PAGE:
As professional organizations become increasingly guarded about employees' use of social networks, British troops are actually being encouraged to use social media to talk about what they do--within limits, of course.
The Ministry of Defence has issued its Online Engagement Guidelines (PDF), 13 pages of recommendations for keeping in touch with friends and family via blogs, social networks, virtual worlds, and multiplayer games without endangering military personnel and activities.
The statement says, "Current and emerging Internet technologies, such as simple self-publishing, sharing of user-generated content, and social networking, are of growing importance to Service and MOD civilian personnel in their personal and professional lives." And the guidelines say service and MOD civilian personnel are free to talk about what they do for a living, so long as the content regards "factual, unclassified, uncontroversial non-operational matters." They must gain authorization from their chain of command if they wish to publish anything that relates to military operations, gives opinions about Armed Forces' activities, speaks on behalf of the service, or discusses "controversial, sensitive, or political matters." The guidelines even suggest that some employees should consider creating officially sponsored online presences to help communicate their work to the public.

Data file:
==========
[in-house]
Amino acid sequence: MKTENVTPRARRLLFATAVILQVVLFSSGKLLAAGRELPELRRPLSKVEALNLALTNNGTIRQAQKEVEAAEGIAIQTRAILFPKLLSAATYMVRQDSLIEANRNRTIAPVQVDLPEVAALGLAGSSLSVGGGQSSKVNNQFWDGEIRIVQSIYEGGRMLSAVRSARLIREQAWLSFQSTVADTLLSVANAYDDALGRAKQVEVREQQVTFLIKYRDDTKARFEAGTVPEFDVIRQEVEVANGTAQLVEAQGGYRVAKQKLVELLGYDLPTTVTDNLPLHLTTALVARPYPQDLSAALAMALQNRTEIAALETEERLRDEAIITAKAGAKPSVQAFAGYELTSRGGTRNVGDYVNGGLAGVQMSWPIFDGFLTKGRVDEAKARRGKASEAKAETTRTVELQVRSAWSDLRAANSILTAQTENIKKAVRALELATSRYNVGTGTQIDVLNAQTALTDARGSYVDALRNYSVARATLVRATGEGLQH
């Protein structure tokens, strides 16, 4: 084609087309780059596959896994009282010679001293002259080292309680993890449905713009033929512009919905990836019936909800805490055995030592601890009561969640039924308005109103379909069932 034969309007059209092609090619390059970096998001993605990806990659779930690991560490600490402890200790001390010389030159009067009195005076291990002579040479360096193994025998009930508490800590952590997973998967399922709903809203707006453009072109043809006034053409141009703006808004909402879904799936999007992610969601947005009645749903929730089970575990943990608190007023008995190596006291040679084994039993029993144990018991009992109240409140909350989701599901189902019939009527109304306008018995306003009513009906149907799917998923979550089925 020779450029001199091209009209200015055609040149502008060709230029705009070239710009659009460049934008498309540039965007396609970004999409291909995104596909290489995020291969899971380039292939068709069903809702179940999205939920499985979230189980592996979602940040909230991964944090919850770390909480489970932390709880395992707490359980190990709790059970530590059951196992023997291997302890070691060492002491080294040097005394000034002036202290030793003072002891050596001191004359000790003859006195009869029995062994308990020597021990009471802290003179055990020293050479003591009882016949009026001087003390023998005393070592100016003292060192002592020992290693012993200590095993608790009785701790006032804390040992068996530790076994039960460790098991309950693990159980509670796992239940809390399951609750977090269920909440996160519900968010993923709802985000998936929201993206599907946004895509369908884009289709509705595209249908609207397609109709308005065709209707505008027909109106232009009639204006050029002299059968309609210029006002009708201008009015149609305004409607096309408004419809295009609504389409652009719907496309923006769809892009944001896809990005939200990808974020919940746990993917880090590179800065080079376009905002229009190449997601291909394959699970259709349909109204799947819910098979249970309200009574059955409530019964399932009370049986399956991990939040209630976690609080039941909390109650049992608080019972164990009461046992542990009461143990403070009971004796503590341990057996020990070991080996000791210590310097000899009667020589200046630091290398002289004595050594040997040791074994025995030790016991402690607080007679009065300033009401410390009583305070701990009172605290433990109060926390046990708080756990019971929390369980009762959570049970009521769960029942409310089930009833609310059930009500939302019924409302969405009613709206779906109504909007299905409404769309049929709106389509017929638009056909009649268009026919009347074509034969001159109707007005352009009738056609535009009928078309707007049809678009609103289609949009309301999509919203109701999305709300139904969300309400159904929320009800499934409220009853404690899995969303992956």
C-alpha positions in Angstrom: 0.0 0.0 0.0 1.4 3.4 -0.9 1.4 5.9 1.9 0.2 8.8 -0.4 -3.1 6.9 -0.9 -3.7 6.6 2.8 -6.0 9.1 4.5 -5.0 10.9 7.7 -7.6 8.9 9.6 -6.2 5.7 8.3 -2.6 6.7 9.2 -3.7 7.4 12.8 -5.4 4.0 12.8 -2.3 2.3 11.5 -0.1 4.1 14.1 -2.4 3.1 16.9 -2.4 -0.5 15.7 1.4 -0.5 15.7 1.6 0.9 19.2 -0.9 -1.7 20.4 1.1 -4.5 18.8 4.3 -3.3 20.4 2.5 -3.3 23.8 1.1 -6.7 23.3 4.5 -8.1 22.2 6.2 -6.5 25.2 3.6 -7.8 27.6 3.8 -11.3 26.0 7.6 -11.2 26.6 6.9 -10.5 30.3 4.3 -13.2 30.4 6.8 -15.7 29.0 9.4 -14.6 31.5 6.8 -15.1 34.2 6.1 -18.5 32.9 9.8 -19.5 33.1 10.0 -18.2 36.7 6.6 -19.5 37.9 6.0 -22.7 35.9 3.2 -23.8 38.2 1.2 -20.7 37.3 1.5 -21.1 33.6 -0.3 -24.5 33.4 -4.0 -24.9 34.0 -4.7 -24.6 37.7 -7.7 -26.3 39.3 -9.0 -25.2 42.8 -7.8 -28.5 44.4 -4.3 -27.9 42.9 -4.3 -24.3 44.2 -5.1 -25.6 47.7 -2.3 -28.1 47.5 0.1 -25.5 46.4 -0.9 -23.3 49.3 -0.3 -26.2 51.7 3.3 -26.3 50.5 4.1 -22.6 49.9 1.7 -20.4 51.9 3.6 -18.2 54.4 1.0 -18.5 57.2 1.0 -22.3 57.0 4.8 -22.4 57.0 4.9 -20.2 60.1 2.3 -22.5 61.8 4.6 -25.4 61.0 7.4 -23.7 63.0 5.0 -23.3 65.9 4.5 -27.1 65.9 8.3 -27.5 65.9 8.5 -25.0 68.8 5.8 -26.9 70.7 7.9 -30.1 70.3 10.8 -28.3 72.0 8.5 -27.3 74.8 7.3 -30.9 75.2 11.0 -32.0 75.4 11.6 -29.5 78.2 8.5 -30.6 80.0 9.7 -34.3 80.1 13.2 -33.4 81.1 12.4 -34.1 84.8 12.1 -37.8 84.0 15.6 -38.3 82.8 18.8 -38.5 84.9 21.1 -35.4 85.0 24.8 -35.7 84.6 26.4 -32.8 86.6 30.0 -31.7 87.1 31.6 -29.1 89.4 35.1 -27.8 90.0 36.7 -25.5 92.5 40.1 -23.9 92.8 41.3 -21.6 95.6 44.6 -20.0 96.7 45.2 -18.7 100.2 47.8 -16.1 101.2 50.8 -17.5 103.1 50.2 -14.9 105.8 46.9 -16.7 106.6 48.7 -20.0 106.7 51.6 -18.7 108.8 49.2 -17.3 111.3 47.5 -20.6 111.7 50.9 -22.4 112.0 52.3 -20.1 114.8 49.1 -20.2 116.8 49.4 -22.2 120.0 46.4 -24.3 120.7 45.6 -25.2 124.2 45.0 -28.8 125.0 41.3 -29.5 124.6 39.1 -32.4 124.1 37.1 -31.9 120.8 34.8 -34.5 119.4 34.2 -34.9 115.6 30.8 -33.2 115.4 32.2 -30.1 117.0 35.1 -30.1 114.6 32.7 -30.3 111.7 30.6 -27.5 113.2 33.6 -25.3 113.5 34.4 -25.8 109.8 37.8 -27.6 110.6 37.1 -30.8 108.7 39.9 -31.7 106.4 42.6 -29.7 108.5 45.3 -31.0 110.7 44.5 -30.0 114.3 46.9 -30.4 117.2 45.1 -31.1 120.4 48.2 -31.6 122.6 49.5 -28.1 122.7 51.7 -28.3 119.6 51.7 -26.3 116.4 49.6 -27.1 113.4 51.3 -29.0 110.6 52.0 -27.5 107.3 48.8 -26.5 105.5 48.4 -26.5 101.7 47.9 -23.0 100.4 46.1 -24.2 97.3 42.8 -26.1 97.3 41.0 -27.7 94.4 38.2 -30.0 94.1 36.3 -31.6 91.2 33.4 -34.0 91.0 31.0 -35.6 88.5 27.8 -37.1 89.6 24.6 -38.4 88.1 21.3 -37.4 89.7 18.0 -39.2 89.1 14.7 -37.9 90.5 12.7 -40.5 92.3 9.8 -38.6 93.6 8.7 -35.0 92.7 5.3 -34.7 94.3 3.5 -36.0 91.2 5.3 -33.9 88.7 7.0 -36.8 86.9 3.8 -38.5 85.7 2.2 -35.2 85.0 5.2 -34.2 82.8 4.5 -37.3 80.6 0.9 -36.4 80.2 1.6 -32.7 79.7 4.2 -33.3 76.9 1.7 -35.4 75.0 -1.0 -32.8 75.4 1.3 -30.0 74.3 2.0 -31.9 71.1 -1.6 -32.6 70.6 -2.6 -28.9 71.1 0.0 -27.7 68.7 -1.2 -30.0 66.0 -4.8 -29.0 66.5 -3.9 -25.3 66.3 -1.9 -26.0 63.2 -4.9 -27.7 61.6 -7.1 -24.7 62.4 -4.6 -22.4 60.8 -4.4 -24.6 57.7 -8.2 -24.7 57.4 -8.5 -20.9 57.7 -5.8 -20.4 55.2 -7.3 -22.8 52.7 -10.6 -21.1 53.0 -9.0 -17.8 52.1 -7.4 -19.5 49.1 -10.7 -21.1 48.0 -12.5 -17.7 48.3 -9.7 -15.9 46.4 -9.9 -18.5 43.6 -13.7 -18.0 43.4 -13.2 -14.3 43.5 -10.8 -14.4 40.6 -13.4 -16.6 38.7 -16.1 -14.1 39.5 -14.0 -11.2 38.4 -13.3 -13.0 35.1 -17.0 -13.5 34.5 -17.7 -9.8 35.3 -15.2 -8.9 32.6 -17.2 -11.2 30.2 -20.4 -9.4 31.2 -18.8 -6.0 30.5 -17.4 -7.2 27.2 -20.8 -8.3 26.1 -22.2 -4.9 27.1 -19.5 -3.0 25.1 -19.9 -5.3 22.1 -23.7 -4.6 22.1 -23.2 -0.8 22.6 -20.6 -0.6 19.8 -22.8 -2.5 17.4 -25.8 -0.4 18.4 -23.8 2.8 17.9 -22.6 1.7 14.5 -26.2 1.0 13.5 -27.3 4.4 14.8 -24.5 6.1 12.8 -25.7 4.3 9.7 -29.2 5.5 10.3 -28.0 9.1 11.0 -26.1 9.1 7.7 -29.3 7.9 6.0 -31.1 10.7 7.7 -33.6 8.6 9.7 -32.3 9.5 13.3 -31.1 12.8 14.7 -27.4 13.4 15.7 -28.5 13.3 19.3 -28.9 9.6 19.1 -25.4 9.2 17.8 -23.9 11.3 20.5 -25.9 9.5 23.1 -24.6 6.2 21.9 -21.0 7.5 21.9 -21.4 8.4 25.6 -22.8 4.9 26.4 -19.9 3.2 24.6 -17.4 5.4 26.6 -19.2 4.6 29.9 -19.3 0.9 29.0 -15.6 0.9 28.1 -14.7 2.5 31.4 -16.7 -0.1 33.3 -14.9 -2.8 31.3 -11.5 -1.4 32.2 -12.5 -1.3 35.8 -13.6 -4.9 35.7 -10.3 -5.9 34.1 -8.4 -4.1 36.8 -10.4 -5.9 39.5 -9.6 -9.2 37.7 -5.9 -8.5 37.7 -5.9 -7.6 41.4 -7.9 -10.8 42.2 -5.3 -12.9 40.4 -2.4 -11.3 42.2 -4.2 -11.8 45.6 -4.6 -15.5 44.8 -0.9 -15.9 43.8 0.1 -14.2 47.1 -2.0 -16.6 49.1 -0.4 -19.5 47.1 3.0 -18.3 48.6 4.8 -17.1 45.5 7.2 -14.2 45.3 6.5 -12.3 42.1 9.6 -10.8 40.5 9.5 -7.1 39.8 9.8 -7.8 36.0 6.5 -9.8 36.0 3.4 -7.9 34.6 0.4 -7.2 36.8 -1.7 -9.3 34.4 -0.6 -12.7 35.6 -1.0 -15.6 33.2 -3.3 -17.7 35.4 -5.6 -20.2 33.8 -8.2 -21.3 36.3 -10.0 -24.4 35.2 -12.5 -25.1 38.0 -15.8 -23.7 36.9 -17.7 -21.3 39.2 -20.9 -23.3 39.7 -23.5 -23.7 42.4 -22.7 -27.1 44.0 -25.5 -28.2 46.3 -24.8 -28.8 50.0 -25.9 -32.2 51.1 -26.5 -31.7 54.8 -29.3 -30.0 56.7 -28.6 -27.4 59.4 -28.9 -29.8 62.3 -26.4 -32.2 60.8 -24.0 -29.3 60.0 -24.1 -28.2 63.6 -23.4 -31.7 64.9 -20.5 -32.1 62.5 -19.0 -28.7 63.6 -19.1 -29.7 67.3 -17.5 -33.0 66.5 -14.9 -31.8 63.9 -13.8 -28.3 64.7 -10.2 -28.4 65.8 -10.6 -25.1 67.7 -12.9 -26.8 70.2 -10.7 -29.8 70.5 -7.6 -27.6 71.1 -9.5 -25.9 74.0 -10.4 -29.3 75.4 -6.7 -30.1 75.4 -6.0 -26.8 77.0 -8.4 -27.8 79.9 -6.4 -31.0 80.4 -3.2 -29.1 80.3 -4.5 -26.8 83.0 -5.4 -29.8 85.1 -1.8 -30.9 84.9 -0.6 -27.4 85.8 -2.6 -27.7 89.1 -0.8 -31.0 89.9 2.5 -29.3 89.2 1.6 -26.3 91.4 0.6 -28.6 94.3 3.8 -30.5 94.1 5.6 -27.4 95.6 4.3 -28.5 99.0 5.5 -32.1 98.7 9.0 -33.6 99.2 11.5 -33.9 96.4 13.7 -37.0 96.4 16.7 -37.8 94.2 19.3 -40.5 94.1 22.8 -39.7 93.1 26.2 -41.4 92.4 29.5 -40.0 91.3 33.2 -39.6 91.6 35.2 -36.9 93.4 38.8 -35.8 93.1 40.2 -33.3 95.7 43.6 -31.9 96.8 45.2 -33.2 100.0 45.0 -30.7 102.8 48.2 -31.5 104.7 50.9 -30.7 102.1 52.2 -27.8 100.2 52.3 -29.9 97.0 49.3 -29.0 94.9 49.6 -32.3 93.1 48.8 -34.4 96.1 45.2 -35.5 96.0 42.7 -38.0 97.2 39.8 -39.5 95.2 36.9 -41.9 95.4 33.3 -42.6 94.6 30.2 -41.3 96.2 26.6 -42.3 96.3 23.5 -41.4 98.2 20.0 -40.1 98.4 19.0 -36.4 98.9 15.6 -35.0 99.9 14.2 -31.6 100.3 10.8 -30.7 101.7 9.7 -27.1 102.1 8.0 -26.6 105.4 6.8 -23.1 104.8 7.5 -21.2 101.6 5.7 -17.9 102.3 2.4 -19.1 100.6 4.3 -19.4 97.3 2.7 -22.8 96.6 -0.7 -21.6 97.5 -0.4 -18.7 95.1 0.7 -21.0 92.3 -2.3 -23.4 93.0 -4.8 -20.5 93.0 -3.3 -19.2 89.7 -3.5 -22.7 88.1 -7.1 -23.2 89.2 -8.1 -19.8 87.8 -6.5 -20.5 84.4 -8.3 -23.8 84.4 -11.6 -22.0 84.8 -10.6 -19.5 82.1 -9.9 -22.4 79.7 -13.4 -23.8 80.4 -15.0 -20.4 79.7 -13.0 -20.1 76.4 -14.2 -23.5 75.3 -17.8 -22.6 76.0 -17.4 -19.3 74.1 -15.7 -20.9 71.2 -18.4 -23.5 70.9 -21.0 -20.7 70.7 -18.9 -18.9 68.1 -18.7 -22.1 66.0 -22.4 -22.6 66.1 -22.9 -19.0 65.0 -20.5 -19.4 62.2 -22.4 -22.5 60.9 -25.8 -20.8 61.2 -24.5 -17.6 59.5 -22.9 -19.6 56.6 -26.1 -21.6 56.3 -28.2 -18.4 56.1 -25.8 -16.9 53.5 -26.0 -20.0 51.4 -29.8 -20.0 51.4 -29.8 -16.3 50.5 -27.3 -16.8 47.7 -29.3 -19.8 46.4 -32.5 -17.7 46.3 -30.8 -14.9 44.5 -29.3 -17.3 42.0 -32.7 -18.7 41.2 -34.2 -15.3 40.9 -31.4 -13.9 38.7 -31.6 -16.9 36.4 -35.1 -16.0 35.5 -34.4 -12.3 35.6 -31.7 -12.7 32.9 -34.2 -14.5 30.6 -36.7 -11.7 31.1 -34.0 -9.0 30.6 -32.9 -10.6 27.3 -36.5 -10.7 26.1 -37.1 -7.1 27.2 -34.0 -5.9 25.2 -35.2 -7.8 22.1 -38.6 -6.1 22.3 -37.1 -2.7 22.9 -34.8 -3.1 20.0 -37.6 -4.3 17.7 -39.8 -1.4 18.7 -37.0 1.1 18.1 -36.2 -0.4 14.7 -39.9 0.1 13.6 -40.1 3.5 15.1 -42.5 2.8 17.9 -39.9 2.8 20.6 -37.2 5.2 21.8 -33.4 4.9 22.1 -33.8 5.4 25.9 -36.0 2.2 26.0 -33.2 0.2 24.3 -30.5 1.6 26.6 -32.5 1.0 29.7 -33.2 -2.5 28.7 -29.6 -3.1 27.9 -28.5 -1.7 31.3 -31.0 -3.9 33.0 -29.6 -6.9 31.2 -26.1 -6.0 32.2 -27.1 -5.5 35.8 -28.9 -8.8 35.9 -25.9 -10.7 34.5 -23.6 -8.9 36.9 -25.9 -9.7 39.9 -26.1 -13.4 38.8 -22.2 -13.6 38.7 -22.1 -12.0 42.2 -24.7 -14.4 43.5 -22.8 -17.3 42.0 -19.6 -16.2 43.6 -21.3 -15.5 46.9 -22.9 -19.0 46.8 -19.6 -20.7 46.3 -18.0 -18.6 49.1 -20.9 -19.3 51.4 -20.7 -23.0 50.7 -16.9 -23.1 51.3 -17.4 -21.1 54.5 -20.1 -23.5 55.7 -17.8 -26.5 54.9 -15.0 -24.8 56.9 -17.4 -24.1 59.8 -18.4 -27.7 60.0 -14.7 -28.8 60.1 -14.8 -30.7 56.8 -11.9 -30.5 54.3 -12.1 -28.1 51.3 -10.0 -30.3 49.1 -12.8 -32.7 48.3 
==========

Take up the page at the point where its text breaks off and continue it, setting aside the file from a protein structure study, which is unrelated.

Amid a litany of advice about what information should and should not be divulged under varying circumstances, the guide also reminds people to have a little fun, saying "Enjoy yourself. You have a great story to tell, and are the best person to tell it."
The announcement comes as the U.S. Marine Corps, and organizations including ESPN and some professional sports teams have put limits on how employees can use social media networks--if not banned the sites altogether.